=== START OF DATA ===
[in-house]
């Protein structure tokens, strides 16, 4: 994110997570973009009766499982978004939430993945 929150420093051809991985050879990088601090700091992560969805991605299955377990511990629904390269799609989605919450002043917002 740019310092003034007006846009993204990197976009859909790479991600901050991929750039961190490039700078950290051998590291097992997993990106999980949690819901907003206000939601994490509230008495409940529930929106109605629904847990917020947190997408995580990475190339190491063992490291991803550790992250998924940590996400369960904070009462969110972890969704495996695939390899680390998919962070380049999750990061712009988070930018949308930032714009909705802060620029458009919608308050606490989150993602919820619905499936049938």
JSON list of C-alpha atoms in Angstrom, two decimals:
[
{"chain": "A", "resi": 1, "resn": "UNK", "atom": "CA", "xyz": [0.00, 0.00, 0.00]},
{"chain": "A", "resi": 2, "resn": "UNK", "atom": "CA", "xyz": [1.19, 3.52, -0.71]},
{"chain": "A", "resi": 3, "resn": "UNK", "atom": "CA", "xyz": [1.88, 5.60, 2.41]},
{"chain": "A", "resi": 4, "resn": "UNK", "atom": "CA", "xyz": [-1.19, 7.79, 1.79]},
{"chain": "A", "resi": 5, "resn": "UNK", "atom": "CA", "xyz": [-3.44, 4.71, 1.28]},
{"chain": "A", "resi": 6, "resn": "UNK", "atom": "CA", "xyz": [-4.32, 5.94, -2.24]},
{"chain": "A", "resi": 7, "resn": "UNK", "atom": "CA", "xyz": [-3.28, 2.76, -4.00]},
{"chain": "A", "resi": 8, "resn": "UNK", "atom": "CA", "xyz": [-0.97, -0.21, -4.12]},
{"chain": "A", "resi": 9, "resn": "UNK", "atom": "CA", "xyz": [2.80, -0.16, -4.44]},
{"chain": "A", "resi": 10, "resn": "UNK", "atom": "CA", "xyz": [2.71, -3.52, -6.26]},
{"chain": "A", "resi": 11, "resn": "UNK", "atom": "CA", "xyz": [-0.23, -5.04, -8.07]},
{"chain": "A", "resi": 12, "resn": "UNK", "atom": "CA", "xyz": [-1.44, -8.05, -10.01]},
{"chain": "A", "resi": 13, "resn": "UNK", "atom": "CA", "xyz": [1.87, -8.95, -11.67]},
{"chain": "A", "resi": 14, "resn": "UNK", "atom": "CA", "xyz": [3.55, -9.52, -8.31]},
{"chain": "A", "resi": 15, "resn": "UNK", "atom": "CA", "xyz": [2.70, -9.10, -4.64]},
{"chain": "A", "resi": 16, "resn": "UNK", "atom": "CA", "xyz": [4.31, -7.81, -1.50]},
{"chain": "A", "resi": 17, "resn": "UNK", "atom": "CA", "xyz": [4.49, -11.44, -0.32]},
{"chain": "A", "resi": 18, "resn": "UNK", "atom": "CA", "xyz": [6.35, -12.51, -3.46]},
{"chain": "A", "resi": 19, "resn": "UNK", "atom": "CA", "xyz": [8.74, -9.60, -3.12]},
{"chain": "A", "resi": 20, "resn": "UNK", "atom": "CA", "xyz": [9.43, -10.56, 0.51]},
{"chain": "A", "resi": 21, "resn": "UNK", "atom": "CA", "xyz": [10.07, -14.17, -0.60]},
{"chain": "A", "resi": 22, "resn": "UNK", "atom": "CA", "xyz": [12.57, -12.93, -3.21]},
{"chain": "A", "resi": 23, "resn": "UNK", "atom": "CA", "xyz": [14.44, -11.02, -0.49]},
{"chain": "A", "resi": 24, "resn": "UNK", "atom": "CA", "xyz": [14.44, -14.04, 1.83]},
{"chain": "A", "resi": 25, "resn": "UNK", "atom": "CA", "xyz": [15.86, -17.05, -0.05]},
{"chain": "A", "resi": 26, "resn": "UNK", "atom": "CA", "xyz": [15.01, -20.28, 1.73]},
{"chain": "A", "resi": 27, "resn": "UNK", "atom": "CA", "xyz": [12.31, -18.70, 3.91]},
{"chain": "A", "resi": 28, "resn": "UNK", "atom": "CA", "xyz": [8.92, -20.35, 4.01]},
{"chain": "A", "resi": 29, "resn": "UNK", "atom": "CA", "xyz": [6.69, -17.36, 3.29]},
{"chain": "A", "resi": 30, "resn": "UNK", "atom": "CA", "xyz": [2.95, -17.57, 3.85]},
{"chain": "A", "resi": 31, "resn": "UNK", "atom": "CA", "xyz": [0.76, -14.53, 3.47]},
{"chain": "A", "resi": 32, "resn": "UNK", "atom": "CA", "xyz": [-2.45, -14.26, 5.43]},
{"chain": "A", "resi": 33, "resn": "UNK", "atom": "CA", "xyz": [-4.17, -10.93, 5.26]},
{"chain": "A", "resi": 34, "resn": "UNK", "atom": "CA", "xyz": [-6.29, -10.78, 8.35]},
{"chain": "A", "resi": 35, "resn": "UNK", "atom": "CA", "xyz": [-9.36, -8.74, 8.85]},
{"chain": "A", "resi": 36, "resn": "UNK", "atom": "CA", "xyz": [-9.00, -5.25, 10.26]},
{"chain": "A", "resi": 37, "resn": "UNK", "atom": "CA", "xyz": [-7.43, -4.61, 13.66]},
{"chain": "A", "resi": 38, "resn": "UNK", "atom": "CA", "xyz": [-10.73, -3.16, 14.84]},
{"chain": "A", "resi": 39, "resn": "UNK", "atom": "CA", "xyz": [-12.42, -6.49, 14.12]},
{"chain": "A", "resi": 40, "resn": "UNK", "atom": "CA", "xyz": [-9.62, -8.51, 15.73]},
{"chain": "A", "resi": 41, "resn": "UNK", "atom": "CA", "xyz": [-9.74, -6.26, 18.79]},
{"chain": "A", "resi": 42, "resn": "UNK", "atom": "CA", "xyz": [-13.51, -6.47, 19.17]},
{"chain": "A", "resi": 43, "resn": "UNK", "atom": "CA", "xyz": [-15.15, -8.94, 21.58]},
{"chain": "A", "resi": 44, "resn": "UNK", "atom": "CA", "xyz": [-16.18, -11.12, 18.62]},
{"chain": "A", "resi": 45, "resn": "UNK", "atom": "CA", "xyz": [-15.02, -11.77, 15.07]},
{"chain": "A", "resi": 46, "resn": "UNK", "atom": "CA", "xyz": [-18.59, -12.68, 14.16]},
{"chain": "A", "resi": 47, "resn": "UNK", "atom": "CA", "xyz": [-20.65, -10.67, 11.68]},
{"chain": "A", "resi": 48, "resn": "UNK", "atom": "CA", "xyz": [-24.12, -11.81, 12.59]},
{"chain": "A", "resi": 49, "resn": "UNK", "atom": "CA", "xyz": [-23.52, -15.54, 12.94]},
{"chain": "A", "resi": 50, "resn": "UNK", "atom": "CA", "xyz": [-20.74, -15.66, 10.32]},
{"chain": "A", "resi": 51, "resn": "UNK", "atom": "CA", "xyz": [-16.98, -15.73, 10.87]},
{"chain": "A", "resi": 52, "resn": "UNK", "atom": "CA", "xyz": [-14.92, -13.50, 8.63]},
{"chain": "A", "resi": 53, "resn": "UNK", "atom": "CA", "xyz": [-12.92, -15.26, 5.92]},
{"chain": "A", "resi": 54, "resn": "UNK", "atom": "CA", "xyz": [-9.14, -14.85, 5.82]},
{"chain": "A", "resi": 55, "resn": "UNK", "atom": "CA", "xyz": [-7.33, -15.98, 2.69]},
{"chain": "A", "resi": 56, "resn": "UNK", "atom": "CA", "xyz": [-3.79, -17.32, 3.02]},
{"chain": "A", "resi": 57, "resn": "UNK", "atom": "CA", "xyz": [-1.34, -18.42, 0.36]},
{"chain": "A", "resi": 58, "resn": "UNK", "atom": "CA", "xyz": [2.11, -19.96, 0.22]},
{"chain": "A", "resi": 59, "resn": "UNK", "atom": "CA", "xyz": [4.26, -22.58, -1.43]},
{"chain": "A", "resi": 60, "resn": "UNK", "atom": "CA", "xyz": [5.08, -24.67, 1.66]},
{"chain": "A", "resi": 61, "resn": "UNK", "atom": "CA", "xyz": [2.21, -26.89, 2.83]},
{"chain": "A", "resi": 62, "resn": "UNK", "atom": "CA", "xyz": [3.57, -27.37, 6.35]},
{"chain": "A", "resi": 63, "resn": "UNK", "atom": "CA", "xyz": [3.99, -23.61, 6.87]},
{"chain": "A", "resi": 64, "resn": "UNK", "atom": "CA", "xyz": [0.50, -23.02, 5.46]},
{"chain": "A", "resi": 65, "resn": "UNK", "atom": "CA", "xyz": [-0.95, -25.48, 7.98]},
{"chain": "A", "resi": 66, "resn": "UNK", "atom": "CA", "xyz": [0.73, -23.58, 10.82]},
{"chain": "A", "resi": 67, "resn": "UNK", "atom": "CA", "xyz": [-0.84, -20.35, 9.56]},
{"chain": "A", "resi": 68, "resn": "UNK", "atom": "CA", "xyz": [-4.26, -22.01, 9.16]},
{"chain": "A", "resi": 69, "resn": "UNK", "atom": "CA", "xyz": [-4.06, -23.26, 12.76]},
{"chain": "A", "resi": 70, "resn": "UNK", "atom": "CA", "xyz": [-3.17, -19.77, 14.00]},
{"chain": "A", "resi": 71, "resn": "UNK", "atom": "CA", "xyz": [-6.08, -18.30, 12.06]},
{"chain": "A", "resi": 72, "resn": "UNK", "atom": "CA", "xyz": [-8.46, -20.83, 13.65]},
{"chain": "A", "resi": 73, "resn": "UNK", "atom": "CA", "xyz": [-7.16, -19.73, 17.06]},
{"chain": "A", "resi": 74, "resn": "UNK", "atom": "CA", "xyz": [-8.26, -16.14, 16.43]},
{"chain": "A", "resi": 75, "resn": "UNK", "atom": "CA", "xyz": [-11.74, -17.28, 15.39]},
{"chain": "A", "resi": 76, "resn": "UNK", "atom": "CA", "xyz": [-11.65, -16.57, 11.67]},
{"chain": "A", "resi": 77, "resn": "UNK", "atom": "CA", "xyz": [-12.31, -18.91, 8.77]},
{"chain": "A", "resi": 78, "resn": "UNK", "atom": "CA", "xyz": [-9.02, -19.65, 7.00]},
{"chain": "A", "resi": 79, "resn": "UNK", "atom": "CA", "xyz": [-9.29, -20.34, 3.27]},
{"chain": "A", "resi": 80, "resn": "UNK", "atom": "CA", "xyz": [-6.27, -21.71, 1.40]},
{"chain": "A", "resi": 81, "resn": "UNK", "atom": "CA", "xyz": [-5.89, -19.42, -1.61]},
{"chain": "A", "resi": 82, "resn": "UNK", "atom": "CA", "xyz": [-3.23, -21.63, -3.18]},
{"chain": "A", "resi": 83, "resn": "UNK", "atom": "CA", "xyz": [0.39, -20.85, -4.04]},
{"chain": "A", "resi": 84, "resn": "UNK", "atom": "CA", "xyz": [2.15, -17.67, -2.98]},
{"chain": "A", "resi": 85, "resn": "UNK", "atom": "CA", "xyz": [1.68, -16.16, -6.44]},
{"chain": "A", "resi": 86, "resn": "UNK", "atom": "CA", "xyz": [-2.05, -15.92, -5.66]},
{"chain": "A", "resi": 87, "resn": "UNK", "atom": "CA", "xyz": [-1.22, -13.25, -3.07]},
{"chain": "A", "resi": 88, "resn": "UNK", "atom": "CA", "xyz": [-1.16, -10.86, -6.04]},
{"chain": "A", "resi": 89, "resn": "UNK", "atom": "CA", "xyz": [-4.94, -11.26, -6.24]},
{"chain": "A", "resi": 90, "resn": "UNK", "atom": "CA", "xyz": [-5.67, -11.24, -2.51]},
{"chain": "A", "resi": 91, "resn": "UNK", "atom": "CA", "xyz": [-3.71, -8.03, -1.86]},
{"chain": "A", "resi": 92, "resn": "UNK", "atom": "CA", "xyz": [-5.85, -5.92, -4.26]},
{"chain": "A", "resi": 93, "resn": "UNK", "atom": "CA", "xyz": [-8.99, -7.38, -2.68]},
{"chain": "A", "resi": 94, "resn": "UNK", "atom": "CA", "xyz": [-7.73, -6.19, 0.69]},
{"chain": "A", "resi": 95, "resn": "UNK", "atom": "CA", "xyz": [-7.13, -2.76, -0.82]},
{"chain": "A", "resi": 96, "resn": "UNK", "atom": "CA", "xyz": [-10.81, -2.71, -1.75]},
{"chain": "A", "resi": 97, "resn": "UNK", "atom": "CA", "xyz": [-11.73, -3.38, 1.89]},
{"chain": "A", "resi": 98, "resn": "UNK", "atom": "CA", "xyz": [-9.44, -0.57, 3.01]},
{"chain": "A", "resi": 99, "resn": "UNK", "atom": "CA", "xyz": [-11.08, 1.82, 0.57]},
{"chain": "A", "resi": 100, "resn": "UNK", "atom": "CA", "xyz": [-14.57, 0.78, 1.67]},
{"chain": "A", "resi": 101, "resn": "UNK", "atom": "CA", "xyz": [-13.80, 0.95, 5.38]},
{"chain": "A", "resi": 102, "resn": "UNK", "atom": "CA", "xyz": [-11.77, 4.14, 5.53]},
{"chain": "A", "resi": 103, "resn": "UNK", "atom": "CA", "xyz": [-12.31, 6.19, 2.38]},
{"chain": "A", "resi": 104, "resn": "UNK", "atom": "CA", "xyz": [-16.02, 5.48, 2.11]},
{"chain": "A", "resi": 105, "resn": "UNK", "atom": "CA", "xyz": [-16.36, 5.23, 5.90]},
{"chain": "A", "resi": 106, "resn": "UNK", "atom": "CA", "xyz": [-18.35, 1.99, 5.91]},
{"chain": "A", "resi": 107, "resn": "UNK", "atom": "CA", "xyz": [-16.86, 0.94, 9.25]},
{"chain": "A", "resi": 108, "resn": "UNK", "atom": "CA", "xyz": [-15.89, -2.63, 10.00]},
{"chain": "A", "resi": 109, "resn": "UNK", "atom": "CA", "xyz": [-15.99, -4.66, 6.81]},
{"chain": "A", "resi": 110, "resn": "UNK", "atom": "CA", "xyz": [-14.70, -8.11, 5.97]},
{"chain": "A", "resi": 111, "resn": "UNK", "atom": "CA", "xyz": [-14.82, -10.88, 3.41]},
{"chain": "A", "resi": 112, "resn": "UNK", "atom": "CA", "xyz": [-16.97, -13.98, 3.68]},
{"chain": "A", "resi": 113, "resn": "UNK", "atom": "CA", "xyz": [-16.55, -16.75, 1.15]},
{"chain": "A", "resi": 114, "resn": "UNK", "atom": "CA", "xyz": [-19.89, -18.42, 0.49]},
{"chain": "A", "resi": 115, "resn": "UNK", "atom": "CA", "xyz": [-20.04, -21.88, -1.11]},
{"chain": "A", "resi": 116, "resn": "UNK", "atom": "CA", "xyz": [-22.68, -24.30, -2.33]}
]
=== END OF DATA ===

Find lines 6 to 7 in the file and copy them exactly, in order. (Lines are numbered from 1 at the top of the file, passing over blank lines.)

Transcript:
{"chain": "A", "resi": 2, "resn": "UNK", "atom": "CA", "xyz": [1.19, 3.52, -0.71]},
{"chain": "A", "resi": 3, "resn": "UNK", "atom": "CA", "xyz": [1.88, 5.60, 2.41]},